The gods’ house was unguarded. Toima knew this was unthinkable; it was the blood-duty of a single warrior to guard it from sun’s rise to twilight. Yet before her the house stood, a strange and unnatural structure rising out of the forest like a gigantic metallic mushroom, its tarnished, ovoid body perched atop a perfect cube of white stone. No one present. Beside the featureless metal door in one side of the cube-base, the place where the warrior always sat was shockingly empty.
I shouldn’t be here. The truth of the statement echoed in Toima’s every bone, and she clutched the clay water-pot closer to her thin chest. She had been going to the springs, like she did every day to fetch water for her mother. One could glimpse the top of the gods’ house from the path, but not since she was very small had she sneaked away, through thickets and cane-brakes, to peek at the house. It was improper. Everyone knew the gods did not want humans interfering in their affairs. Therefore, the house was guarded. Why had she risked discovery to spy on the place now?
But there hadn’t been a guard today. And Toima did not like the fluttering of temptation in her stomach.
“Why is no one allowed into the gods’ house?” she had asked her mother when she was younger and more ignorant.
“It is forbidden,” came the reply. “Long ago, the gods deemed it improper for the unclean to come into their homes. And so we have obeyed them ever since.”
“But the gods vanished many generations ago,” Toima had said.
“It changes nothing. An immortal god’s rule may not be changed by humans. We do not speculate why they chose to leave us, but their laws will stand forever. Why all these questions?”
Toima had given no answer. She could not explain to herself her fascination with the gods. But her ears had been open to tales of them and their house in the forest. One of those stories she now recalled: an anecdote used by elders to impress upon children the sanctity of the gods’ house. Many years past, the tale went, two boys chanced to find the gods’ house unguarded, and commenced—as boys would—throwing stones at it. The rocks ricocheted off the walls with a noise like the striking of a gong. At last one boy hurled an ill-aimed rock, and it crashed through one of the oval windows ringing the top of the house. The building began to howl, whooping and shrieking so loudly that the din was heard in the village. In terror the boys fled. They confessed their sins in the village circle, and were beaten to death there for the offense. On festival nights, when all sat around a bonfire on the hard-beaten dirt of the dancing-ground, an ancient woman had recited the story to Toima and her friends. “The house’s scream! It sounded like a giant beast. A noise like death! It yanked your heart into your throat and made your skin feel like it was crawling off your body and running far away. Do not go near the gods’ house!” the crone had warned.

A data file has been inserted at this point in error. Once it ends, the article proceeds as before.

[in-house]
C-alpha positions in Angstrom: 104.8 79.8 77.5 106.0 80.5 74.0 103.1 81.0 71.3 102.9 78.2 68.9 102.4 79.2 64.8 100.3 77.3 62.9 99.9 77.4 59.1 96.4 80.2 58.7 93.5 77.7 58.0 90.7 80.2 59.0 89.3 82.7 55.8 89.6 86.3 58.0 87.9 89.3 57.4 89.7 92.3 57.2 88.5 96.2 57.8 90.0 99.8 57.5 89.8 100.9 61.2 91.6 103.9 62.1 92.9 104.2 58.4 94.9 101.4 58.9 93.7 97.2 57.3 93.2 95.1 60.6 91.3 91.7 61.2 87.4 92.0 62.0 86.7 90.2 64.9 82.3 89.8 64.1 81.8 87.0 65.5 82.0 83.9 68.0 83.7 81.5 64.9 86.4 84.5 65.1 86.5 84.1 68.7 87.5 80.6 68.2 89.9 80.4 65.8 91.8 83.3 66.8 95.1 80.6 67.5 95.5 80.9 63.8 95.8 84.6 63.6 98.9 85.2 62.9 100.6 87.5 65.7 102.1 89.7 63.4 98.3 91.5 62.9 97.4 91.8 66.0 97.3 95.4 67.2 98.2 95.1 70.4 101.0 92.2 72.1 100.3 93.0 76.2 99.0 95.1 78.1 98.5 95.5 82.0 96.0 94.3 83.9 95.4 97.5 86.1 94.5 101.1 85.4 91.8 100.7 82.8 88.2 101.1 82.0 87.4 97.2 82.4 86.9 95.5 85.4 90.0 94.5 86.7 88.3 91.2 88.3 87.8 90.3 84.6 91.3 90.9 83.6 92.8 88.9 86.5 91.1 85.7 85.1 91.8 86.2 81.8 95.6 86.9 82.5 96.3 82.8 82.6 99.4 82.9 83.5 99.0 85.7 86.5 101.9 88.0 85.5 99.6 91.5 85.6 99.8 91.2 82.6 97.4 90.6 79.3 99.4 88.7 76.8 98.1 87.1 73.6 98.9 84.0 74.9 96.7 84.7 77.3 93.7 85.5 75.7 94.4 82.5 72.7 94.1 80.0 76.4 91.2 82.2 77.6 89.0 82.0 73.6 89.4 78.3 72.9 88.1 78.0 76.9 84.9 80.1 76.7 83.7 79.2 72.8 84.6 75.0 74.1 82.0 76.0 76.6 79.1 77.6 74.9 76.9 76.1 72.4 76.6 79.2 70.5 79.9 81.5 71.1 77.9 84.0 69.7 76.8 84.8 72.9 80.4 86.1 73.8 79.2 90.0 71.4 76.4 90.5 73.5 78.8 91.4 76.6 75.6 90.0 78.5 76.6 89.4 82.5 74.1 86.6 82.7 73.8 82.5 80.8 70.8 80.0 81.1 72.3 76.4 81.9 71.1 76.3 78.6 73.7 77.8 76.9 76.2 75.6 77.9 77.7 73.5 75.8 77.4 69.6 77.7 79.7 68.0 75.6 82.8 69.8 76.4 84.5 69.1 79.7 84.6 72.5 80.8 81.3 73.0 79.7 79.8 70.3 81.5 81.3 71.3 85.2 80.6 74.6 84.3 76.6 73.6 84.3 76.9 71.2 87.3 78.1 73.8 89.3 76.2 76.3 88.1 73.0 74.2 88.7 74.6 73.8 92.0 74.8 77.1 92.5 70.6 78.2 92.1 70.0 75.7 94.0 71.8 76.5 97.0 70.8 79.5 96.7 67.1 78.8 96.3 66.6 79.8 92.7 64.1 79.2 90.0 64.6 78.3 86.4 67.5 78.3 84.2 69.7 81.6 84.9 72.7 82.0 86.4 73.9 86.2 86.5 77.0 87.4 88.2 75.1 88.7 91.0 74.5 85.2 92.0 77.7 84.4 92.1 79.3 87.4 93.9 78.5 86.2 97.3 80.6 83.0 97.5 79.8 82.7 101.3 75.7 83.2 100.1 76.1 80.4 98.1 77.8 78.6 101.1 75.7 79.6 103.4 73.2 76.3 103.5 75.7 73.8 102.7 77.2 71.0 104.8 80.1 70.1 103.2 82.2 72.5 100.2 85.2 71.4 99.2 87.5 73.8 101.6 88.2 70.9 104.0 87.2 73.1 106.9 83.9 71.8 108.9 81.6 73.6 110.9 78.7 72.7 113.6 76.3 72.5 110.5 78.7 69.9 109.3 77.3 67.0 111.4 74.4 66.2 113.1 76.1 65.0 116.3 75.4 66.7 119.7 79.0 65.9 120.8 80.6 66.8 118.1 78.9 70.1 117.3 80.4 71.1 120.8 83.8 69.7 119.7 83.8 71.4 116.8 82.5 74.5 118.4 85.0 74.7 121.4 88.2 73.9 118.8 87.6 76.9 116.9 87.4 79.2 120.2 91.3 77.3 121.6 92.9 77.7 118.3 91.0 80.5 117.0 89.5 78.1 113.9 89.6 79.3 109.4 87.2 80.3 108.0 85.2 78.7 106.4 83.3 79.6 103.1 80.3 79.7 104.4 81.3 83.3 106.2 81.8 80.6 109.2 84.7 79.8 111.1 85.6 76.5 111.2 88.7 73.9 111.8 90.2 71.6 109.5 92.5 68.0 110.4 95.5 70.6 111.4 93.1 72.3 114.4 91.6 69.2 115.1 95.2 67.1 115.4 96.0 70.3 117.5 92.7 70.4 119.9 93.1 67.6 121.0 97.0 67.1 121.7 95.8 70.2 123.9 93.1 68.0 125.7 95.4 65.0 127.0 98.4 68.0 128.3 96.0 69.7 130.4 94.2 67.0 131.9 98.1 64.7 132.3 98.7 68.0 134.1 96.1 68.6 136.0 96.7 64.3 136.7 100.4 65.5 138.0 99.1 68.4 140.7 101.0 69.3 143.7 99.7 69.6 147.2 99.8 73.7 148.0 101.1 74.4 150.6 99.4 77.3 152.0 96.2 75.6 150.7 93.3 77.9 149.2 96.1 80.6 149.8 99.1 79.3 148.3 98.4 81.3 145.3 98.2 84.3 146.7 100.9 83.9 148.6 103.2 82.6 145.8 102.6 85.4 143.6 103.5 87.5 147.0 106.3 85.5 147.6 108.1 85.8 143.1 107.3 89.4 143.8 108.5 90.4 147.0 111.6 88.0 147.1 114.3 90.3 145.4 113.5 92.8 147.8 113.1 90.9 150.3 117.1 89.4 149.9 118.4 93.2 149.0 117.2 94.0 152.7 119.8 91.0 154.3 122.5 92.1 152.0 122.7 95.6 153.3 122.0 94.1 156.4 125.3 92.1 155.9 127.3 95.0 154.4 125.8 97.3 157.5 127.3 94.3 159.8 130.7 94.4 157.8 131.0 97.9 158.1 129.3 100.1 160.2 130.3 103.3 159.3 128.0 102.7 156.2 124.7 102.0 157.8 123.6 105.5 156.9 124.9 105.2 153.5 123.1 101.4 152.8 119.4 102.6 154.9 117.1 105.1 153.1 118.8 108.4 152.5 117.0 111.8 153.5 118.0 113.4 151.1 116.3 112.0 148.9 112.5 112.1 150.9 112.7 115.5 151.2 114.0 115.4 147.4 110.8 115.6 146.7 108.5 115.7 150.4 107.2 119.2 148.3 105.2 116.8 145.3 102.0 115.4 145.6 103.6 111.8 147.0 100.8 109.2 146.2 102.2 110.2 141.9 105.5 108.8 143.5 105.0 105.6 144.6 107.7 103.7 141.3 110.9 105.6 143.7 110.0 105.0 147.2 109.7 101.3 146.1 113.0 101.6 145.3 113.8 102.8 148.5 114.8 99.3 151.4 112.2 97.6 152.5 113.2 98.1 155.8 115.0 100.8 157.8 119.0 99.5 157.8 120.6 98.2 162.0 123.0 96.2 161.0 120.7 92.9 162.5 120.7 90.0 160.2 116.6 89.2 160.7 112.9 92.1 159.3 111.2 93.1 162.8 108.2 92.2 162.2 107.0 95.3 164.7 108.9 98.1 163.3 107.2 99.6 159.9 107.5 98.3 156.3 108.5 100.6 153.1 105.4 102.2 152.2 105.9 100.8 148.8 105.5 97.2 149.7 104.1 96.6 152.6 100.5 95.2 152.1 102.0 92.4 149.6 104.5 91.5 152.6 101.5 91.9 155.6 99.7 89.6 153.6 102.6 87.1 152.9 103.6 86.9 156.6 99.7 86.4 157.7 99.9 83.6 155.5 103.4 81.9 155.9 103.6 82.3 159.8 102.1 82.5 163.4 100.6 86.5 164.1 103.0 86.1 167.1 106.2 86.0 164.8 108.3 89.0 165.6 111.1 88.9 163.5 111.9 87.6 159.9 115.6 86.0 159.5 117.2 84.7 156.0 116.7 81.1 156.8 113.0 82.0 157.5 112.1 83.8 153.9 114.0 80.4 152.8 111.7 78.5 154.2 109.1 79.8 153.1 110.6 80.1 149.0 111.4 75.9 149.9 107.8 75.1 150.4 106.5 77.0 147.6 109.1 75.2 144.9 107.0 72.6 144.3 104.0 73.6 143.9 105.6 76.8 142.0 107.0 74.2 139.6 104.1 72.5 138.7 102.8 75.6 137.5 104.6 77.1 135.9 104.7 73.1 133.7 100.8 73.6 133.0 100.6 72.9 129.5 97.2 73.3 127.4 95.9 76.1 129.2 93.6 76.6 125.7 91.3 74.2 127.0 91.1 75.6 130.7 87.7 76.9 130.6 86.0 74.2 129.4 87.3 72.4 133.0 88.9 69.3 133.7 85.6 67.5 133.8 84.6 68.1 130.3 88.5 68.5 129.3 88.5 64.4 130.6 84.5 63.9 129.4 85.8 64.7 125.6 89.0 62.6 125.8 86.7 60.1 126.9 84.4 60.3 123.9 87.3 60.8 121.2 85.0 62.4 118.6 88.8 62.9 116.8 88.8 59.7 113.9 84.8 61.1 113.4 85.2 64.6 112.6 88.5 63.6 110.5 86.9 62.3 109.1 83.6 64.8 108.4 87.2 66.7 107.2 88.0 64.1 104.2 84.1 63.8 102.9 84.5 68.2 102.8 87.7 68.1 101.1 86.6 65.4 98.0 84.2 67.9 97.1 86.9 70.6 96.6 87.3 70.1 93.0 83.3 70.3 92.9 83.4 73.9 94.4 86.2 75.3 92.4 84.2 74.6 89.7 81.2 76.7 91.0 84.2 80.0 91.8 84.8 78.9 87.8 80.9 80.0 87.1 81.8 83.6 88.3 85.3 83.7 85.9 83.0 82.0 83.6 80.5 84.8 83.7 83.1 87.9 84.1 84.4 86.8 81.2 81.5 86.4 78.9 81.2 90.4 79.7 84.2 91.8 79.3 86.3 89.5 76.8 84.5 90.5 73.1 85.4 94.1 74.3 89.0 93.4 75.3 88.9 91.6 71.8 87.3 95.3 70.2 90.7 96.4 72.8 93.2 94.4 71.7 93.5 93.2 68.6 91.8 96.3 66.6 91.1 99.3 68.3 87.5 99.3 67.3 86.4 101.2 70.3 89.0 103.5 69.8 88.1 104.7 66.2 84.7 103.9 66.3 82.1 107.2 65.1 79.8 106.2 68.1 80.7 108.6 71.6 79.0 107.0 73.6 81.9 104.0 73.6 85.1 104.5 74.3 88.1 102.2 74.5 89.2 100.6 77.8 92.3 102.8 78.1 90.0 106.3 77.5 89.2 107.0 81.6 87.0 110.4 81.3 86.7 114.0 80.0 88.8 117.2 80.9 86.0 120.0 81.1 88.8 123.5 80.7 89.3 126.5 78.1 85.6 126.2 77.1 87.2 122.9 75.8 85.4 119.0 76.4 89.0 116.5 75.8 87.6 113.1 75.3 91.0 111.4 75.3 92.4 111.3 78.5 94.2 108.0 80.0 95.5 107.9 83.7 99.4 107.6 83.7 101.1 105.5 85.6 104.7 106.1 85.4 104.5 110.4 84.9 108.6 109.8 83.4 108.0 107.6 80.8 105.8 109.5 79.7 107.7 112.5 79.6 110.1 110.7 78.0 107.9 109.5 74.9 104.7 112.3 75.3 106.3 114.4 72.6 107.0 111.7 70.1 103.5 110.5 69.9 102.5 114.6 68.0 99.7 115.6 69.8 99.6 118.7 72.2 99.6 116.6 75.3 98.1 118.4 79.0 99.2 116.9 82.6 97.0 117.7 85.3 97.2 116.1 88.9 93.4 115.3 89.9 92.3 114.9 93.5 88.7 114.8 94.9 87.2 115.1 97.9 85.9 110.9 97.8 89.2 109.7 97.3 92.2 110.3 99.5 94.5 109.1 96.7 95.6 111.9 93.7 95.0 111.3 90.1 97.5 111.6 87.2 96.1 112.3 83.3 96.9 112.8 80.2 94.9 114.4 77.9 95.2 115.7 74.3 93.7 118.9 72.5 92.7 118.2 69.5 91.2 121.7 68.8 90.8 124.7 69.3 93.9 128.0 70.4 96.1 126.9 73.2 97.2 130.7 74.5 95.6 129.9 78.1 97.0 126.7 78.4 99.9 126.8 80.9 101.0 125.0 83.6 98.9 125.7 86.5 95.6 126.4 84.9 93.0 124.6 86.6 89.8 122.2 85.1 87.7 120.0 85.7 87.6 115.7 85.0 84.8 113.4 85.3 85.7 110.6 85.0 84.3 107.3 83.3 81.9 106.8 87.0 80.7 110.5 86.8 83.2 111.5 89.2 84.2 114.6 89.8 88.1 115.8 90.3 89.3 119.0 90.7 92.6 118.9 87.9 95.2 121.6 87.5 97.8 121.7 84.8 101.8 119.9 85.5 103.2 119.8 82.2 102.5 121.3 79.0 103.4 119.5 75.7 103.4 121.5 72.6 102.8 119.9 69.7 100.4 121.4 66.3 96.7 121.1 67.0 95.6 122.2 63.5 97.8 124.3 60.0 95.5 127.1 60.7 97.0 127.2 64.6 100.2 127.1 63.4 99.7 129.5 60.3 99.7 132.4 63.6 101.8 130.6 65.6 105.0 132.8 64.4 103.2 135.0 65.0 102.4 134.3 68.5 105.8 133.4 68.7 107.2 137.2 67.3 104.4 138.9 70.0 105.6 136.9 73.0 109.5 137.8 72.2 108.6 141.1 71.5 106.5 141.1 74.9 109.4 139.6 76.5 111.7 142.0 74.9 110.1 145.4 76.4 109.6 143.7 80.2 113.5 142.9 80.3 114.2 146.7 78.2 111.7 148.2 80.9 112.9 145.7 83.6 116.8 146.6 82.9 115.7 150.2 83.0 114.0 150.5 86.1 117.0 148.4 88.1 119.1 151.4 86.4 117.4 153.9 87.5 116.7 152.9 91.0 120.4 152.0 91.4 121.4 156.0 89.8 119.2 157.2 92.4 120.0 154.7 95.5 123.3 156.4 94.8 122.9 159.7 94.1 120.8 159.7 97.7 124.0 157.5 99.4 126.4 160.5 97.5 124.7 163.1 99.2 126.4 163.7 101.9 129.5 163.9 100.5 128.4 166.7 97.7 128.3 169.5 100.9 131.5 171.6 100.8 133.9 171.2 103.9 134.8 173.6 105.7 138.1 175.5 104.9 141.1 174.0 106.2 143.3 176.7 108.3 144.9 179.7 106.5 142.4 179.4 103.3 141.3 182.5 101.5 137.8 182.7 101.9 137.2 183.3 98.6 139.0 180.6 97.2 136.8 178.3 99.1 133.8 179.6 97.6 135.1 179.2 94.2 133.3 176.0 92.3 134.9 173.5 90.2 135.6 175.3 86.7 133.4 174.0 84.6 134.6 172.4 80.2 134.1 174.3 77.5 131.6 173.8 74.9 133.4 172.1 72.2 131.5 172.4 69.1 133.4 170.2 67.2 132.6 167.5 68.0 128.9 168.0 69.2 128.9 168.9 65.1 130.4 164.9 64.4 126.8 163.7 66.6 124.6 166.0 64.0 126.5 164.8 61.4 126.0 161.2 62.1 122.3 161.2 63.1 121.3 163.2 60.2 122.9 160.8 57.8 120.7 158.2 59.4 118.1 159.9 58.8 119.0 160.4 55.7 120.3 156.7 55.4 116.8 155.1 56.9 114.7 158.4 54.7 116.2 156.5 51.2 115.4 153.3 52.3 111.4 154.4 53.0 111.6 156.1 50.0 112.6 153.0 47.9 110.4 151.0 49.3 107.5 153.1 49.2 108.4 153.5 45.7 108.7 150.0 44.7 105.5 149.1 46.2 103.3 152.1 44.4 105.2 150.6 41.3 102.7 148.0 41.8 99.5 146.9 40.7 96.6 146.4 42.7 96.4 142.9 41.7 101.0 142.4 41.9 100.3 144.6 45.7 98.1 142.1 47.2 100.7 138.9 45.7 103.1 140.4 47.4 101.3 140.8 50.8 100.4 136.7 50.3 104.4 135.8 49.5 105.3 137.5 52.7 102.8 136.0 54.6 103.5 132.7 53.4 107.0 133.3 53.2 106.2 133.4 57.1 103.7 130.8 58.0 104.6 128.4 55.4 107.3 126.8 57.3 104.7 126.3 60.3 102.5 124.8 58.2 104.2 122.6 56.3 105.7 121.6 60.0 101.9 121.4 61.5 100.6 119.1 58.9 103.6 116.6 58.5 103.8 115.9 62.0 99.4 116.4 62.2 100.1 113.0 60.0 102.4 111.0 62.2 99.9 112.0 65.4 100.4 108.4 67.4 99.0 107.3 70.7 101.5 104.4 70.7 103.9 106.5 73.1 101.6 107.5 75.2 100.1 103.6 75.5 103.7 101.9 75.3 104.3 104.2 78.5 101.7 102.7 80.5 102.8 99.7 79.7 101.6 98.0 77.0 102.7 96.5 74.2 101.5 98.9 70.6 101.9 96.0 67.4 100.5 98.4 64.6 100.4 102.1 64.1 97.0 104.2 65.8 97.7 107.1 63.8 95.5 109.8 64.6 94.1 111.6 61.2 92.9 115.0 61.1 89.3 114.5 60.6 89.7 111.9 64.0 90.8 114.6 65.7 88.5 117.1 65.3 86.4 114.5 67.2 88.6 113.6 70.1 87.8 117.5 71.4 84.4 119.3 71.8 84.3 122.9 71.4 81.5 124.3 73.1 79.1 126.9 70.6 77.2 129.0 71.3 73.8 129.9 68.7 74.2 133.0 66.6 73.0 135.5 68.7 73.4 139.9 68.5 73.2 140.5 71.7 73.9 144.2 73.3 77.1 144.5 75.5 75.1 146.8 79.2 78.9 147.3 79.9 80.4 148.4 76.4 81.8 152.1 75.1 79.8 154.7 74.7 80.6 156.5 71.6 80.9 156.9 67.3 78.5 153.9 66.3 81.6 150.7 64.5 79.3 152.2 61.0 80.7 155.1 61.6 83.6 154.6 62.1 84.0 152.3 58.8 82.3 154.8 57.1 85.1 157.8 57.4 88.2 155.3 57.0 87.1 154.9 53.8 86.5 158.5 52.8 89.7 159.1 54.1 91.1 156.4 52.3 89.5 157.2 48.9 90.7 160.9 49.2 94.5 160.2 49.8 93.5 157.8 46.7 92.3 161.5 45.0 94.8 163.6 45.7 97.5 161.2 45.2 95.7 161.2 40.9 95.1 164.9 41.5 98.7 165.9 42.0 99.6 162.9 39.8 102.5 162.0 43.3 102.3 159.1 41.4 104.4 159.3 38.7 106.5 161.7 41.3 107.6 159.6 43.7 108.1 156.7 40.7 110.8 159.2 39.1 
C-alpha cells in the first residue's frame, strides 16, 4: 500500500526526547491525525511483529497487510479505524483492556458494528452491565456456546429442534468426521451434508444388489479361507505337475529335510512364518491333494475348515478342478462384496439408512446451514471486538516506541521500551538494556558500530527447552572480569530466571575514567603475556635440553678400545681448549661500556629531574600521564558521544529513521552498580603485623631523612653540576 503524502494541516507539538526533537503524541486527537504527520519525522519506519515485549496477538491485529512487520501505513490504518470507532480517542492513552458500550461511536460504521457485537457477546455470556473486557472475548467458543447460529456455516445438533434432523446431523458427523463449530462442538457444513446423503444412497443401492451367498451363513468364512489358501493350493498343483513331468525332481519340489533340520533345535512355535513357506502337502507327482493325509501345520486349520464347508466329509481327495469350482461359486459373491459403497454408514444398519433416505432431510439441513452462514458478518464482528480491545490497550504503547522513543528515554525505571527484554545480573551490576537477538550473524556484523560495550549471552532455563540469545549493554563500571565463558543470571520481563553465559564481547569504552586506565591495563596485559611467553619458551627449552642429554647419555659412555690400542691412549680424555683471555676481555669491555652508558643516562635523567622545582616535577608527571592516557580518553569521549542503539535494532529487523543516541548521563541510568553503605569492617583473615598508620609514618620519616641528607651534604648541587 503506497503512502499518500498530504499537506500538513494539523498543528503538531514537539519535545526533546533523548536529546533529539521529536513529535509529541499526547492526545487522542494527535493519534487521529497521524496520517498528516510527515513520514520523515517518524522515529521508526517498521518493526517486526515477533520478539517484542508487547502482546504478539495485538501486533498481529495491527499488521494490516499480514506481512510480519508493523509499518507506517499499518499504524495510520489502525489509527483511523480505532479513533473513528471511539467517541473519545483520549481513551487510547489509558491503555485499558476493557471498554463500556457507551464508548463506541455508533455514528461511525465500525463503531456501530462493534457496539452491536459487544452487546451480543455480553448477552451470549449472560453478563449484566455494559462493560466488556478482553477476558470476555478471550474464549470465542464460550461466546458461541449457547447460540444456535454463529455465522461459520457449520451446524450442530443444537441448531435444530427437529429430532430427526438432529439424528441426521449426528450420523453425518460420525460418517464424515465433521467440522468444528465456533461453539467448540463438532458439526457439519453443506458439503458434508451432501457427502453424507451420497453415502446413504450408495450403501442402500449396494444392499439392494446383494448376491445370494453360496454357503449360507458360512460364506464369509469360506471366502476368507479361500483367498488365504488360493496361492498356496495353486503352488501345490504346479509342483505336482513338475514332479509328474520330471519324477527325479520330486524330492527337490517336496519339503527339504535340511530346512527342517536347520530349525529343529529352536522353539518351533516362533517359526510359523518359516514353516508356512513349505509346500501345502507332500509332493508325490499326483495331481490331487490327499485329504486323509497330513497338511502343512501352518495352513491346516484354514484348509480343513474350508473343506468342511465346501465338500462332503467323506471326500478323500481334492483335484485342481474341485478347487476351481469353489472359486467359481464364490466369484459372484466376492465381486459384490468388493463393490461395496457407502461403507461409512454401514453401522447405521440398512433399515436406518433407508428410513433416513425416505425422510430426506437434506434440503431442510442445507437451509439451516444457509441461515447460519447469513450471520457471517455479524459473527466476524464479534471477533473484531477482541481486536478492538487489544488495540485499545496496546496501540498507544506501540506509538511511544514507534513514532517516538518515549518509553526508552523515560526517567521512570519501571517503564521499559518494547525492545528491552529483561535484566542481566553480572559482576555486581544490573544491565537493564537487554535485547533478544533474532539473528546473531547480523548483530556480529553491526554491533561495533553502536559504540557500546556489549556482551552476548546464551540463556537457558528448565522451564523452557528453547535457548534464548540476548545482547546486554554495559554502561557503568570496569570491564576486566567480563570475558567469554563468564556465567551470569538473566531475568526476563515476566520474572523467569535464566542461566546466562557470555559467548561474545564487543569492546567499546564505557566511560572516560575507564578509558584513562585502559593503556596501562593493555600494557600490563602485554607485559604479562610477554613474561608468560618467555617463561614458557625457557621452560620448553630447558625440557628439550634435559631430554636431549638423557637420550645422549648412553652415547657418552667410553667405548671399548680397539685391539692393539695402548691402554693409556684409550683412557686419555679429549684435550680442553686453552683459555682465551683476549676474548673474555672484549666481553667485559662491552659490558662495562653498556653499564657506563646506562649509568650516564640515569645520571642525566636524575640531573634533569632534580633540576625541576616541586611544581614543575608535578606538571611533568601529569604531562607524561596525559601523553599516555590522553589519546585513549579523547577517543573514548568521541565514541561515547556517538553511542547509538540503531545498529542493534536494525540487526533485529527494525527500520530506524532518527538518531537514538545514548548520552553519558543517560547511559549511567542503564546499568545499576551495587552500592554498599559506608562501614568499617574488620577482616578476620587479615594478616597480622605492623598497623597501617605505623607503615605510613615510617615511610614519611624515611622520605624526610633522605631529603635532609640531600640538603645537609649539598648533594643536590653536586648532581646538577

I am going to leave, Toima thought. She turned around and started making her way back to the path. Yet some perverse attraction slowed her feet to a stop, then pulled her back to the edge of the clearing around the house. No, I shouldn’t. No! She placed the pot on the ground, crept forward, and peered out from the cover of a bush. Still no guard. A noise like death. But that had only happened when the boys broke the window. Hitting the walls with rocks hadn’t done anything. The feeling of temptation in her belly was stronger. Surely, she could just touch the house. That wouldn’t be breaking the gods’ rules, would it? “Be a good girl,” her mother always said. Toima was not a good girl; her mother did not know a tenth of what she had done. She was very good at sneaking.
She stared at the house. I’m just going to touch the door, she thought, and whispered, “Sorry, mama.”
Picking up the water-pot—it would not do to leave it, if she had to run off quickly—, she scampered across the clearing with great, silent strides of her adolescent legs. Thick greenery carpeted the ground everywhere, with saplings shooting up from the undergrowth, but the vegetation failed close to the cubic pillar, where the overhang of the house blocked sun and rain. There, the dirt was bare and hard-packed where the guard had paced across it for years. Toima stepped carefully to avoid leaving any telling footprints. She went up to the door, then put out her hand and touched the smooth surface with a single finger. It was cool. She drew back quickly as if she had expected a shock, paused, then placed the palm of her hand firmly against the door. Her heart was beating madly. A rustling in the trees made her jerk away. She spun her head to look, but there was only a bird hopping between branches.
Reassured, Toima touched the door again. She noticed a fingerbreadth gap between the door and the jamb on one side. She put her eye to the crack and squinted into the blackness behind, but could make out nothing. A new temptation rippled through her. How did the door open? It had no handle; it could not swing outward, for a lip of wall covered its edge.
Deep in her mind Toima heard one of her mother’s early lessons. “The gods tempted humankind, offering us the means to become like them. Our ancestors were wise. They knew they had been created as mortal men and women, and to become gods they would have to abandon this. Perversion! It is the severest sin. So they refused temptation. They passed the test. In reward, the gods gave us paradise.”